Sad, but not tragic. A forced opportunity. Maybe even a fortunate adaptation…fuck it. Let's make taco salad.

Koh Tao


It is hard to overstate the beauty of the island of Koh Tao, probably the most scenic and relaxed tropical destination I have seen.  Only one hour north of Koh Phangan by ferry in the Gulf of Thailand, Koh Tao is wholly geologically unique even from its neighbor islands.  This is the most well known diving site in Thailand and one of the most affordable in the world.

It is clear at this point that the flooding in Bangkok and beyond has scuttled the travel plans of many and what should be high season is less-than-crowded and quite affordable.  I settled into a bungalow overlooking a quiet bay for 400 baht (~US$13) a night and found myself struggling to leave a week later.

I spent the first few days swimming, snorkeling, and testing out the new hammock. (What the fuck took me so long to acquire a travel hammock??)

But what this project really needs is a boat.

Turns out that my friend Ong knows a guy who knows a guy – it’s always crucial to have “a guy” – and the next day a longtail boat appeared right in front of our resort to pick us up for a circumnavigation of the island.  After a full day of tripping around Koh Tao (and two Chang beer reloading stops at 7-Eleven…oh thank heaven…), we toasted the sunset on one side of the island with the full moon rising on the other.

“This is the second best day of my life!…Nothing will ever top heli-skiing, of course.” – Dano from British Columbia

For myself, I’m having trouble placing anything on any sort of hierarchy at this point, but it was certainly top stuff.  Speaking of which, I’m starting to wonder how the hell I’m going to get off this crazy roller coaster I’ve been riding.   “You can check out any time you like, but you can never leave…”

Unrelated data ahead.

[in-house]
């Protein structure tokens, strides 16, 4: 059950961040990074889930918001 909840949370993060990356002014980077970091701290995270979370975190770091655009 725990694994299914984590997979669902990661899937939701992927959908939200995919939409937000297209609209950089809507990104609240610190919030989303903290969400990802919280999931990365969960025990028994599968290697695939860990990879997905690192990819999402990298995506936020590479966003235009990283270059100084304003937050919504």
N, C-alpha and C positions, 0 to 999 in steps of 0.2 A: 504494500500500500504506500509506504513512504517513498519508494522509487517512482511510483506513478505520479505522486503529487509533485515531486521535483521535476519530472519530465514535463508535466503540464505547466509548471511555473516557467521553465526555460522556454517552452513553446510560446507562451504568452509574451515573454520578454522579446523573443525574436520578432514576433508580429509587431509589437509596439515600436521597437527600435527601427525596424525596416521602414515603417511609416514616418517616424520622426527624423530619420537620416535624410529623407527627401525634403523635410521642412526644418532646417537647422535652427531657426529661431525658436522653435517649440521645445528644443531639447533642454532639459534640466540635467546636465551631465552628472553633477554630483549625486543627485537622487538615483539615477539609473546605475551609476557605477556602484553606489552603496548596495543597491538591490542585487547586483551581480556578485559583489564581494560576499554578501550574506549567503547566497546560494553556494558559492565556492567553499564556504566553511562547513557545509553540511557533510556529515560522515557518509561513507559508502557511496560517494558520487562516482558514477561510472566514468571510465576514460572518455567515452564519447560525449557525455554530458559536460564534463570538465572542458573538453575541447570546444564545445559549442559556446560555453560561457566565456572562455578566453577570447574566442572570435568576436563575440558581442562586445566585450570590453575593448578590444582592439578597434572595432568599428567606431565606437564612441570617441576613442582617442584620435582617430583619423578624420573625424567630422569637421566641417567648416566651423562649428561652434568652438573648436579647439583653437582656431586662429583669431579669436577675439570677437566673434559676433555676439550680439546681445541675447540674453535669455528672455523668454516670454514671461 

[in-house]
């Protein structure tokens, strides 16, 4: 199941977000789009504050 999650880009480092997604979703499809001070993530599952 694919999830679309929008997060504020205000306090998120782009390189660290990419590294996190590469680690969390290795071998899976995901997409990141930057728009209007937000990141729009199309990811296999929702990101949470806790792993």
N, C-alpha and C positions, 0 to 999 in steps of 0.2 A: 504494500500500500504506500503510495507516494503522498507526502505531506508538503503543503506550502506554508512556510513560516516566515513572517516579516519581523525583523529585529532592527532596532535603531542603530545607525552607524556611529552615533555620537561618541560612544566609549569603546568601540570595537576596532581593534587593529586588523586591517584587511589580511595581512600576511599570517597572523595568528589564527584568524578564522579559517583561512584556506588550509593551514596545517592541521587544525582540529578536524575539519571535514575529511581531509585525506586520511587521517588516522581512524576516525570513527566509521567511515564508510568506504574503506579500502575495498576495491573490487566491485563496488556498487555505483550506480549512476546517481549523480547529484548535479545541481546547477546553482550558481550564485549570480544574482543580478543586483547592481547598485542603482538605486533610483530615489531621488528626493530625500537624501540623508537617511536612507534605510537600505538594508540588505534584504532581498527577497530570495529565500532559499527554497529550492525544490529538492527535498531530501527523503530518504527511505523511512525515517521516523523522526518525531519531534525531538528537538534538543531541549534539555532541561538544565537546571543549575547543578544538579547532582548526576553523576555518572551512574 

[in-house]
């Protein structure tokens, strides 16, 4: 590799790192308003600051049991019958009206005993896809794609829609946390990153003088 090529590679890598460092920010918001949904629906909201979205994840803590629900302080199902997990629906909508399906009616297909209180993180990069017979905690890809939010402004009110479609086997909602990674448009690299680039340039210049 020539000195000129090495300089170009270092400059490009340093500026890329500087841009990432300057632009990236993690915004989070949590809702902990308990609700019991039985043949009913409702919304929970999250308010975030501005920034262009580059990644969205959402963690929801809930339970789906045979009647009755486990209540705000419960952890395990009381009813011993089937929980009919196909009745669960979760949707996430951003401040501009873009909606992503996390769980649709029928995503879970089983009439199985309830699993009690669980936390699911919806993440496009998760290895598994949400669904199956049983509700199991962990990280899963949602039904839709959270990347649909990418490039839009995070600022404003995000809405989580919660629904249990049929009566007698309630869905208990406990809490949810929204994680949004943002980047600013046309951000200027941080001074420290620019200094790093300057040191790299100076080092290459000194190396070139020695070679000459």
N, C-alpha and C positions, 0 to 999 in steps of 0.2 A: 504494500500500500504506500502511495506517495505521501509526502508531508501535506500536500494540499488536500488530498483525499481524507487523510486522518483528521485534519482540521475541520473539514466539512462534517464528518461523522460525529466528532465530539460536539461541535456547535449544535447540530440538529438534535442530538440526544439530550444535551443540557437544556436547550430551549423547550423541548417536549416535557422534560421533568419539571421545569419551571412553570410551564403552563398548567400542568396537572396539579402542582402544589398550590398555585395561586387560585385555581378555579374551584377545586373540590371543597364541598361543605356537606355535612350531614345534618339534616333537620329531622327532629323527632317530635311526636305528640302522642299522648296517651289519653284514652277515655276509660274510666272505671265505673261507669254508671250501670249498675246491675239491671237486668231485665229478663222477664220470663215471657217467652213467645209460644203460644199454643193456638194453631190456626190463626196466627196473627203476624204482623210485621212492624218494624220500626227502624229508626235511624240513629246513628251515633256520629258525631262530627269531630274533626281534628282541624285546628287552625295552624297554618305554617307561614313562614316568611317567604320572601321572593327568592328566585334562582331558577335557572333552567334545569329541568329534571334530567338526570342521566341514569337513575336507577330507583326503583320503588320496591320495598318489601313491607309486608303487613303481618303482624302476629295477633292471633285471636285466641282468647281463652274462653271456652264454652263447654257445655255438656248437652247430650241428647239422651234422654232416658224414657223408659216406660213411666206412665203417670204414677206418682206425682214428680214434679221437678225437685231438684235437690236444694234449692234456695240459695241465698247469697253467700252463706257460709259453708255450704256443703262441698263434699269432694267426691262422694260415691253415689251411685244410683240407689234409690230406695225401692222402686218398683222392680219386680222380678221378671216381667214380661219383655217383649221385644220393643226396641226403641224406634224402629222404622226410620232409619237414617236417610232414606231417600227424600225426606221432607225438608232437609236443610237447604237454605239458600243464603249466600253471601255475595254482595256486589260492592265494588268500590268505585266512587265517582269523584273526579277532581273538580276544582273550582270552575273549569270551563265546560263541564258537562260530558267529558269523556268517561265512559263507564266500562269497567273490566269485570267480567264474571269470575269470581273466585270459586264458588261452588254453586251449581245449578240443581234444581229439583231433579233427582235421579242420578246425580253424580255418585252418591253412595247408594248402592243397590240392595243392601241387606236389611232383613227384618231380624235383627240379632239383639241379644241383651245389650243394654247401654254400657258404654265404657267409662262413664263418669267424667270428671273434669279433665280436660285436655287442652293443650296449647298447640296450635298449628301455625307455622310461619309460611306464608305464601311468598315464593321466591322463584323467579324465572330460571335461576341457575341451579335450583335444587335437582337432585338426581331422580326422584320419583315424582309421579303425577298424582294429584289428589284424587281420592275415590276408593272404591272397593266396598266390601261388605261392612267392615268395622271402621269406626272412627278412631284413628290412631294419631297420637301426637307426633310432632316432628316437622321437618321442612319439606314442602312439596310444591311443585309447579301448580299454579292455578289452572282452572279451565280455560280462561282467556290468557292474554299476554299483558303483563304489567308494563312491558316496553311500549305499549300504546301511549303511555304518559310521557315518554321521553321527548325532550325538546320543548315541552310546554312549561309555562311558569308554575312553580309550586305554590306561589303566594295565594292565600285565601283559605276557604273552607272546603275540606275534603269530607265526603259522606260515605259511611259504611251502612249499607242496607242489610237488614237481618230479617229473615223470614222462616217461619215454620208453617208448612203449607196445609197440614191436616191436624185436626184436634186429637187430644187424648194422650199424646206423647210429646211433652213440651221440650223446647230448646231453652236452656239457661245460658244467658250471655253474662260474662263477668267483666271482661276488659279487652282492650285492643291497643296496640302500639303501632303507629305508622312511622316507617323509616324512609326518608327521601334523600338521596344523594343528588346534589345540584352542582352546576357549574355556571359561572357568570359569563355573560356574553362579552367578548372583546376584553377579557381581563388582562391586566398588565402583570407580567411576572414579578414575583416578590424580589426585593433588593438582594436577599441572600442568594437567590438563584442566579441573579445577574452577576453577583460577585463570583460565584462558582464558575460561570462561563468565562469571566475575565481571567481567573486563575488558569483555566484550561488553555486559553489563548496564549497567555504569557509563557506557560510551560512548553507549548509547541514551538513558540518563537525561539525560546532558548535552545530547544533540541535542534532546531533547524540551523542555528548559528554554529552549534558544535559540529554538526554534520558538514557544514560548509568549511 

My last night on the island was the culmination of the Loy Krathong festival, a week-long celebration of the first Buddha.  After some rather “interesting” dance exhibitions, the main traditions on this evening are to launch a palm and flower float into the sea to forget all of the wrongs you have committed over the past year and to light a sky lantern and set it flying to remember those you have lost.  Our friends Dano and Tessa from British Columbia lost 3 friends this year and they asked us to help them honor their memory;  I cried as we watched those lanterns float away into the night sky, and I never even met these people.

Just another poignant reminder that, even though I have seen some of the most amazing spaces in the world over the past 18 months, this trip is really about the people I meet along the way and the real emotions we are able to share.

This is the end of a long solo journey; I am on my way back to the mainland to meet up with friends and family to celebrate my 40th birthday and will be moving on with my friends to try and open a business somewhere here in Southeast Asia.  Although I am extremely anxious for the company, I will also miss the freedom and solitude that comes with traveling alone.  Not only have I changed immeasurably because of this experience, but I feel that I have finally started to find a peace through that dense cloud of loneliness.  I know tomorrow will be even better than today, but I would be remiss in not reflecting on how amazing and healing the past 18 months has been for me.

One Response to “Koh Tao”

  1. Ottke says:

    Koh Tao may just have saved my life, avoided the 2004 tsunami because I got a random urge to go there. Thanks for the pics, took me back…

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